See Hammer, The New OMVWI Law: Wisconsin Changes Its Approach to the Problem of Drinking and Driving, 55 Wis. B. Bull. 9 (April, 1982); e.g., sec. 346.63(1), Stats., repealed and recreated by Chapter 20, Laws of 1981; sec. 346.65(2), Stats., repealed and recreated by Chapter 20, Laws of 1981; see also Hammer, The New OMVWI Law: Wisconsin Changes Its Approach to the Problem of Drinking and Driving, 55 Wis. B. Bull. 15, 17 (May, 1982).

[11] Section 345.24, Stats. 1977, provides in its entirety:

"345.24 Officer's action after arrest for driving under influence of intoxicant. A person arrested under s. 346.63 or an ordinance in conformity therewith for operating a motor vehicle while under the influence of an intoxicant may not be released until 4 hours have elapsed from the time of his or her arrest or unless a chemical test administered under s. 343.305(2) (b) shows that there is .05% or less by weight of alcohol in the person's blood, but the person may be released to his or her attorney, spouse, relative or other responsible adult at any time after arrest."

[12] Professor LaFave, a preeminent authority on the Fourth Amendment, distinguished a finding of exigency in cases involving planned arrests as opposed to those relating to an ongoing investigation in the field:

"A `planned' arrest is one which is made after a criminal investigation has been fully completed at another location and the police make a deliberate decision to go to a certain place, either the arrestee's home or some other premises where he is believed to be, in order to take him into custody. . . . Courts have understandably been reluctant to accept police claims of exigent circumstances in these situations, for it ordinarily appears that whatever exigencies thereafter arose were foreseeable at the time the arrest decision was made, when a warrant could have readily been obtained." W. LaFave, supra, sec. 6.1 at 391.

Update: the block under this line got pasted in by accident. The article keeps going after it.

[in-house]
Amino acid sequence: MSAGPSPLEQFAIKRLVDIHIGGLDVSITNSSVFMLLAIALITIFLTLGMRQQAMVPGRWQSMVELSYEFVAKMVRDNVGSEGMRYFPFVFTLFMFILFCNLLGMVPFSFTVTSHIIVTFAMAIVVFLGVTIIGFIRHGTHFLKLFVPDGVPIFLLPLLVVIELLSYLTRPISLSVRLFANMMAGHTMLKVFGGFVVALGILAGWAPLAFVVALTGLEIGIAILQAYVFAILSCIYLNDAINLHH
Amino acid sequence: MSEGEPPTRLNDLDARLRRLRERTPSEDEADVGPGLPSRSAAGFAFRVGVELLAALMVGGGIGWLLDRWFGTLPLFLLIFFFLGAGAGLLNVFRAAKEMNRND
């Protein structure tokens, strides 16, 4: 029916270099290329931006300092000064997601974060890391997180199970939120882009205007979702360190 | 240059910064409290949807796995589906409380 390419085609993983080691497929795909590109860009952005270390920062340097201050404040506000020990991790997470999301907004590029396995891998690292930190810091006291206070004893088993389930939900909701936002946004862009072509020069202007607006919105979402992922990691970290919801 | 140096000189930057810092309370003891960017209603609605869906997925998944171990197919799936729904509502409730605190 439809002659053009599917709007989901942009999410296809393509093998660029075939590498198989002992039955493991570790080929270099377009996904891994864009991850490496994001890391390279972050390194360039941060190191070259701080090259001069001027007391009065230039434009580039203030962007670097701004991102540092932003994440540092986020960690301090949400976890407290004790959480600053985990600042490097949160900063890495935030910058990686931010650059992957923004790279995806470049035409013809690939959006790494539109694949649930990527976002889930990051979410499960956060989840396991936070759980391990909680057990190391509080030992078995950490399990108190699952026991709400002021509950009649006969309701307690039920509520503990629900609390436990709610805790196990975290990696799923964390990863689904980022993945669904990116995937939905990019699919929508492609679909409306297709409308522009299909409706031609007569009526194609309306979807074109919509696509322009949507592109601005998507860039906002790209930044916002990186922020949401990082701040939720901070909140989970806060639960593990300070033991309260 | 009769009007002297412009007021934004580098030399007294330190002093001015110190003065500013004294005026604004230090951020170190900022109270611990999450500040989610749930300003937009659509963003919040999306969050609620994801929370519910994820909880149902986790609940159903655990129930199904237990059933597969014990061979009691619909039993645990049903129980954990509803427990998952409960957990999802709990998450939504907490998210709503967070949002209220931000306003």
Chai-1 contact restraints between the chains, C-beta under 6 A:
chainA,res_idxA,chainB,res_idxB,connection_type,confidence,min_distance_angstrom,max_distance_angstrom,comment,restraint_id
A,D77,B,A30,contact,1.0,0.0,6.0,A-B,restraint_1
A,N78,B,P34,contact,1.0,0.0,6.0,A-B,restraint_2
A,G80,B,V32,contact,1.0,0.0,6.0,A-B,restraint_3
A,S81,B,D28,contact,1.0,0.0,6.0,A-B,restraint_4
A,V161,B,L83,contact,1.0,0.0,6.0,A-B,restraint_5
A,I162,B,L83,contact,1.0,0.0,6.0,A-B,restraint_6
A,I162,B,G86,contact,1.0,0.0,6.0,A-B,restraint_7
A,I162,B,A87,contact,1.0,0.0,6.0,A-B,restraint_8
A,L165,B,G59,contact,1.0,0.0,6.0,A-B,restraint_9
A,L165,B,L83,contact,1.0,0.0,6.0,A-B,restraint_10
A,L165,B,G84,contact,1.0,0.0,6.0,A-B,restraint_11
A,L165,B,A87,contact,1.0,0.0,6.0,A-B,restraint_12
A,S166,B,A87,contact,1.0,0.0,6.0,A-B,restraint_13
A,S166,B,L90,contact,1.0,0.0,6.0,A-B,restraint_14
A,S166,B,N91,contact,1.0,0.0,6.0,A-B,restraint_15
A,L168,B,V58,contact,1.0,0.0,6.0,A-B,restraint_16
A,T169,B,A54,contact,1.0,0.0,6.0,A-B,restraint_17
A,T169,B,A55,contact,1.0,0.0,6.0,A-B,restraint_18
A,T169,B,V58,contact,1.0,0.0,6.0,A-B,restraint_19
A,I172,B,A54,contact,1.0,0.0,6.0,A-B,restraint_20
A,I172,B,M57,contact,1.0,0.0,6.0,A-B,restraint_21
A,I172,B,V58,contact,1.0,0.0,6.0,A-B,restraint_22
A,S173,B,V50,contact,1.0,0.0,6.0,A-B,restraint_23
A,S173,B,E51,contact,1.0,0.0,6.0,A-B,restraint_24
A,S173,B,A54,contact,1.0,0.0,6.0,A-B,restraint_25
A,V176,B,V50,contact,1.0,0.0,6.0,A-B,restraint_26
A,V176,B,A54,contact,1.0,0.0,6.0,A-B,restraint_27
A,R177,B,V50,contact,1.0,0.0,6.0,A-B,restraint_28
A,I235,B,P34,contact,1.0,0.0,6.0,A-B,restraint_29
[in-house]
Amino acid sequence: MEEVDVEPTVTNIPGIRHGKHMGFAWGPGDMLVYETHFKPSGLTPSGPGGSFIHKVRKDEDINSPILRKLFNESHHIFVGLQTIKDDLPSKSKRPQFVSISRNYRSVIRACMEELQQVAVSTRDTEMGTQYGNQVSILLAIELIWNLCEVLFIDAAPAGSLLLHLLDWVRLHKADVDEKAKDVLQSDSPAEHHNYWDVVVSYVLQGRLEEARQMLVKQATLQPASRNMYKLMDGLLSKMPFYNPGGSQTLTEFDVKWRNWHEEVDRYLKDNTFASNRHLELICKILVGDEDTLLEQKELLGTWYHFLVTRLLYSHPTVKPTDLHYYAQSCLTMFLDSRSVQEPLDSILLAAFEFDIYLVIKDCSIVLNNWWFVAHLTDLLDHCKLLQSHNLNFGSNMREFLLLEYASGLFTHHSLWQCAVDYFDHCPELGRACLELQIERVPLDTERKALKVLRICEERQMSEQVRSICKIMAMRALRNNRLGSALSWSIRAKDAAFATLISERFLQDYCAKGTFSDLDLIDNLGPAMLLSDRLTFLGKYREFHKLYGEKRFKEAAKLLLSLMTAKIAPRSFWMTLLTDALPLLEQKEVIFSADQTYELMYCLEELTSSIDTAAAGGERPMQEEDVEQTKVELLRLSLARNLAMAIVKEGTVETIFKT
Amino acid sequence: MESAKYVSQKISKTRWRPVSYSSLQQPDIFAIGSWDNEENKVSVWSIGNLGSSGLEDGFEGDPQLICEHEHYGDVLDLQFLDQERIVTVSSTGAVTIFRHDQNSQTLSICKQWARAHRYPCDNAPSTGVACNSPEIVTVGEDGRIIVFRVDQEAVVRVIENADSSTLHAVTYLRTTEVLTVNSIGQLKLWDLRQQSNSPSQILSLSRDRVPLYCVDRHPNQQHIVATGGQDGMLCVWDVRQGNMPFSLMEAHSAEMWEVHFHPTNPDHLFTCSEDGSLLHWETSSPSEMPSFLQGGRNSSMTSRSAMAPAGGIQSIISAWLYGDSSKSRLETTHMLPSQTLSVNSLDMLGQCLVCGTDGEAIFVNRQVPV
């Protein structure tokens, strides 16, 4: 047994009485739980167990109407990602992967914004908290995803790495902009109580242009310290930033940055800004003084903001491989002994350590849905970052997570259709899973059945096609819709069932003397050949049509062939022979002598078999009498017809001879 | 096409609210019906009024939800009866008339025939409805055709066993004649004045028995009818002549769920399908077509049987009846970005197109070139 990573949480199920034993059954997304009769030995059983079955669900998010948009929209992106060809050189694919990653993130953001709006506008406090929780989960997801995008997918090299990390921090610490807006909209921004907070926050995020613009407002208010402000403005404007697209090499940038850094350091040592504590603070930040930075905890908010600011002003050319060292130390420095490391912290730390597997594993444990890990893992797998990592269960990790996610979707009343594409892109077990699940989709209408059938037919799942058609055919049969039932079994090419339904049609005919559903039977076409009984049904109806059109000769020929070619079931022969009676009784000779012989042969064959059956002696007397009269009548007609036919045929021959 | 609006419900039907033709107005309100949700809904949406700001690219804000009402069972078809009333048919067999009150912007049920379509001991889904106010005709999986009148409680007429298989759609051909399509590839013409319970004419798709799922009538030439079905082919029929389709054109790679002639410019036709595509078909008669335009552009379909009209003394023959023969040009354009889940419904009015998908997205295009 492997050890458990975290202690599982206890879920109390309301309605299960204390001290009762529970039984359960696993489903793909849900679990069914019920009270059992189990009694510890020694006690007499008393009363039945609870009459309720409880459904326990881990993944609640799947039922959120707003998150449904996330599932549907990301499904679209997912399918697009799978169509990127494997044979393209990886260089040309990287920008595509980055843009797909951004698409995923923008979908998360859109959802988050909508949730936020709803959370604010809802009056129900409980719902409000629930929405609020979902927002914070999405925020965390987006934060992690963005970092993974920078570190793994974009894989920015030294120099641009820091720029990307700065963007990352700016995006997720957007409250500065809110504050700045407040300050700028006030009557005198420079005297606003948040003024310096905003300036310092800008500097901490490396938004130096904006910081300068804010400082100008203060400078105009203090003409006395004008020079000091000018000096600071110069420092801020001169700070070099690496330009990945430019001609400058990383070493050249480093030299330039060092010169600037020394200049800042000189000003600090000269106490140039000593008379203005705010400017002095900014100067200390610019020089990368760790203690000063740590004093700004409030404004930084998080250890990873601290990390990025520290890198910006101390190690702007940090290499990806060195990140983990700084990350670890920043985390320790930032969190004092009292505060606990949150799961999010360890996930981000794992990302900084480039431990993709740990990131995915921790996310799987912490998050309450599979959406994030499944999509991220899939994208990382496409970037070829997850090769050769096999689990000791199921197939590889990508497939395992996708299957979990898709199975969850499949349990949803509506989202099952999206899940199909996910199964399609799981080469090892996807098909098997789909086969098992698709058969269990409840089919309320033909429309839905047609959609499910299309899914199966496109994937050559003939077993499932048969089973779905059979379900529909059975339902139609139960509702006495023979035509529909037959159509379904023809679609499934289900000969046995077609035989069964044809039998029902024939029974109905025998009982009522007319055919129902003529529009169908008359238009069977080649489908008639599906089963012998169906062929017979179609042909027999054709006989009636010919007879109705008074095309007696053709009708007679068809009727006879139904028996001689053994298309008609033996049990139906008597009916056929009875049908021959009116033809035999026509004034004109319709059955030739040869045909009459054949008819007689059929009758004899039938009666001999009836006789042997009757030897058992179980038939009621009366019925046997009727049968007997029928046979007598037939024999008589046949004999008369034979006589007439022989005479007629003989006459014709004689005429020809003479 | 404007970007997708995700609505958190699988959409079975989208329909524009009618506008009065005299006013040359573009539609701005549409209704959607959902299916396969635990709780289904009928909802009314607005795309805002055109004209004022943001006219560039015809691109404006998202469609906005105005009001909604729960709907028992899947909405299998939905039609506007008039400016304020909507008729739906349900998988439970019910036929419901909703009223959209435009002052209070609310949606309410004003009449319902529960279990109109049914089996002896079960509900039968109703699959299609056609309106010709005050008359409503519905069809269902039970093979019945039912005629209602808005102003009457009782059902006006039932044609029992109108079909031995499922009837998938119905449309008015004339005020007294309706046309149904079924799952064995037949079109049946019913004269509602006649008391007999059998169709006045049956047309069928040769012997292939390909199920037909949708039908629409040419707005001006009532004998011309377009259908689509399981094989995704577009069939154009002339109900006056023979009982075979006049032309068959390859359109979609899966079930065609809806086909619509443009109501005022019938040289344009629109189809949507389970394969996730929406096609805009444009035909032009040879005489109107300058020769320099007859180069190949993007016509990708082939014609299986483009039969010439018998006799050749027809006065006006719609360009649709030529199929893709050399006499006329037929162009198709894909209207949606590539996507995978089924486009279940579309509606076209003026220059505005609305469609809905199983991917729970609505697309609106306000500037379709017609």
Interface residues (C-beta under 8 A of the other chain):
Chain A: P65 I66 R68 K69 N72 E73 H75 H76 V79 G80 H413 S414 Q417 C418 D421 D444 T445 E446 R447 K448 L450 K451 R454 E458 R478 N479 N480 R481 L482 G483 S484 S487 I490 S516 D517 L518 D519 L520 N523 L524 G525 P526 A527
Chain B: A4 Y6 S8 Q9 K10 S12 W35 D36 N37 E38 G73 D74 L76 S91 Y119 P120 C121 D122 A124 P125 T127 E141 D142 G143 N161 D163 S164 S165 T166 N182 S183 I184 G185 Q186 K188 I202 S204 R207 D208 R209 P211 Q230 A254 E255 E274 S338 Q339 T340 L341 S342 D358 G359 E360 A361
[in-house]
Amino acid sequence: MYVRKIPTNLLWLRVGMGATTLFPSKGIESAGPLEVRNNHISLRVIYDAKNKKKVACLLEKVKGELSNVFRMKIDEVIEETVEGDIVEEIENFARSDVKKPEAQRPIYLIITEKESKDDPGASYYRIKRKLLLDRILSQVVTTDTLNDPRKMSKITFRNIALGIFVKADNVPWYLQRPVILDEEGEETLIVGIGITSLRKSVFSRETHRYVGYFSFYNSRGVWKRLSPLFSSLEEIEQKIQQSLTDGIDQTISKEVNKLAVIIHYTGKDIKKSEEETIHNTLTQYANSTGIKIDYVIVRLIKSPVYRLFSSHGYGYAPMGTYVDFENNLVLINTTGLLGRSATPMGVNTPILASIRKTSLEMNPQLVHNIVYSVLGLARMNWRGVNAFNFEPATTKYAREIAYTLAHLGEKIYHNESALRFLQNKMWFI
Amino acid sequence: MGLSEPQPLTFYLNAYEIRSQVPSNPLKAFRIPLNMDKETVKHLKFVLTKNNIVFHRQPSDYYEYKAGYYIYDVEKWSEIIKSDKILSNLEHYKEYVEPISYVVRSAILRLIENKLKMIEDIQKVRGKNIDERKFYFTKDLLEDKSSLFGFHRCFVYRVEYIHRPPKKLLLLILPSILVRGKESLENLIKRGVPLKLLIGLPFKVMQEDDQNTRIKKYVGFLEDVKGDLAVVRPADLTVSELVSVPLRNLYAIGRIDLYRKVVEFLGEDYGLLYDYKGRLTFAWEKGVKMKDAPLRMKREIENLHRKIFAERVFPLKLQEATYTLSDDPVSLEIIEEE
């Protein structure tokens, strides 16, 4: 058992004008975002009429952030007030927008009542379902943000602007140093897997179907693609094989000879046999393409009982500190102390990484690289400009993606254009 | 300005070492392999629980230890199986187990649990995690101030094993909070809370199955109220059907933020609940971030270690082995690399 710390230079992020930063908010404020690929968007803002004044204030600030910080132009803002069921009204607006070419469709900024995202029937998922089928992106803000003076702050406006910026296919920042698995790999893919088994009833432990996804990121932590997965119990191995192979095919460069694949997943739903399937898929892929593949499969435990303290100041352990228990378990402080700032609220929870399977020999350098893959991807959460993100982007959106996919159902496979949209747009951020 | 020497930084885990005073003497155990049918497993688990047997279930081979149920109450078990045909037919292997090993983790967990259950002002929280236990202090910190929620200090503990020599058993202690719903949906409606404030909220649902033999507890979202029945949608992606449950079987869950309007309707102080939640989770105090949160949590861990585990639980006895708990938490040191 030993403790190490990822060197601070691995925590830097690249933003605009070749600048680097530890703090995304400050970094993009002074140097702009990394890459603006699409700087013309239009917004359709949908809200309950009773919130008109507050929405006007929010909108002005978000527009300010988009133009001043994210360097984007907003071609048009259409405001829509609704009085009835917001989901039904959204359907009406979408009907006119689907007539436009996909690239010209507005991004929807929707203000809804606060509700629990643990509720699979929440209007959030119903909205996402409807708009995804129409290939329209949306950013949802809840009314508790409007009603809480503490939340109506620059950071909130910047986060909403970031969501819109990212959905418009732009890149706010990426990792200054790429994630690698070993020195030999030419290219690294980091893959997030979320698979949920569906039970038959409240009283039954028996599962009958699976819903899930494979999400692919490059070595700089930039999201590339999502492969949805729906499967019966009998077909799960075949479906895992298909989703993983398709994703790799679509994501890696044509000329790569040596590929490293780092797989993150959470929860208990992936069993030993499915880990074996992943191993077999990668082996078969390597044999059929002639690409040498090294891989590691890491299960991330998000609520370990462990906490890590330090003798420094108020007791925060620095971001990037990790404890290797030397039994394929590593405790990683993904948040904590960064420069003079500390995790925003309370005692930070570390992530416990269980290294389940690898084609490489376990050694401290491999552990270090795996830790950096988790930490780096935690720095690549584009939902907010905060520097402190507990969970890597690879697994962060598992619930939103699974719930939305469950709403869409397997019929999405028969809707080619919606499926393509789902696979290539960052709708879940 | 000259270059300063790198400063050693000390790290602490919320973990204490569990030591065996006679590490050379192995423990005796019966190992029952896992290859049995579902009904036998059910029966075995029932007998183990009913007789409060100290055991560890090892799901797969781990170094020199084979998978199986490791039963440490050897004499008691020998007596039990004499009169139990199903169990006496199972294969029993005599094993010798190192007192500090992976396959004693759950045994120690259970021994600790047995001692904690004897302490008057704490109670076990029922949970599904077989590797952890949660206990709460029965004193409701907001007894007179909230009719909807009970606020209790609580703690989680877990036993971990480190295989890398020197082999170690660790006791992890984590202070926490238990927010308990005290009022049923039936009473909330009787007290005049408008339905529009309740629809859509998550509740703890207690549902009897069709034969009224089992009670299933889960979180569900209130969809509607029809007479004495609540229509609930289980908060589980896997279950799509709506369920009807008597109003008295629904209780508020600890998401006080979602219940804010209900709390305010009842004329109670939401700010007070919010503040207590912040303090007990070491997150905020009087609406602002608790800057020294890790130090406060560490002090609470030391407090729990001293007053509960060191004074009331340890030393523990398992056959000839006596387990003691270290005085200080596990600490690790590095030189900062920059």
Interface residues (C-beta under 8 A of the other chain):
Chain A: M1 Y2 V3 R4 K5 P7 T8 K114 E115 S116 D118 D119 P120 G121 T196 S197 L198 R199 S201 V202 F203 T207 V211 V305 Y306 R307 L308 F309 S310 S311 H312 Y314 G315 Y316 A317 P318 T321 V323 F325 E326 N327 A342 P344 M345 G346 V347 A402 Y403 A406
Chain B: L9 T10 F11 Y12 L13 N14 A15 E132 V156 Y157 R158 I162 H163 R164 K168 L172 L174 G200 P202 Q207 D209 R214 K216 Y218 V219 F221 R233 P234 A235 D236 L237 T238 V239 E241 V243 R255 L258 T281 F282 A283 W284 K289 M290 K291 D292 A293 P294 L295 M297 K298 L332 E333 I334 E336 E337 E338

"On the other hand, when the occasion for arrest arises while the police are already out in the field investigating the prior or ongoing conduct which is the basis for the arrest, there should be a far greater reluctance to fault the police for not having an arrest warrant. Here, the presumption should be in favor of a warrantless arrest rather than against it, as the probabilities are high that it is not feasible for the police to delay the arrest while one of their number leaves the area, finds a magistrate and obtains a warrant, and then returns with it." Id. at 392 (emphasis added) (footnote omitted).

[1] Both the defendant and the state initially treated this case as if the defendant was accused of violating a criminal statute and not a civil statute. The court of appeals decision stated that the case involved a misdemeanor yet there is no proof in the record that the defendant was involved in a crime. A first violation of sec. 346.63(1) is a civil forfeiture; a second or subsequent violation within the statutory time period is a crime. Sec. 346.65(2) (a) 1, 2. The state in its briefs referred to the officer's power to arrest under sec. 968.07(1) (d), Stats. 1979-80, the criminal arrest statute. For other arrest provisions see sec. 62.09(13) and ch. 818, Stats. 1979-80.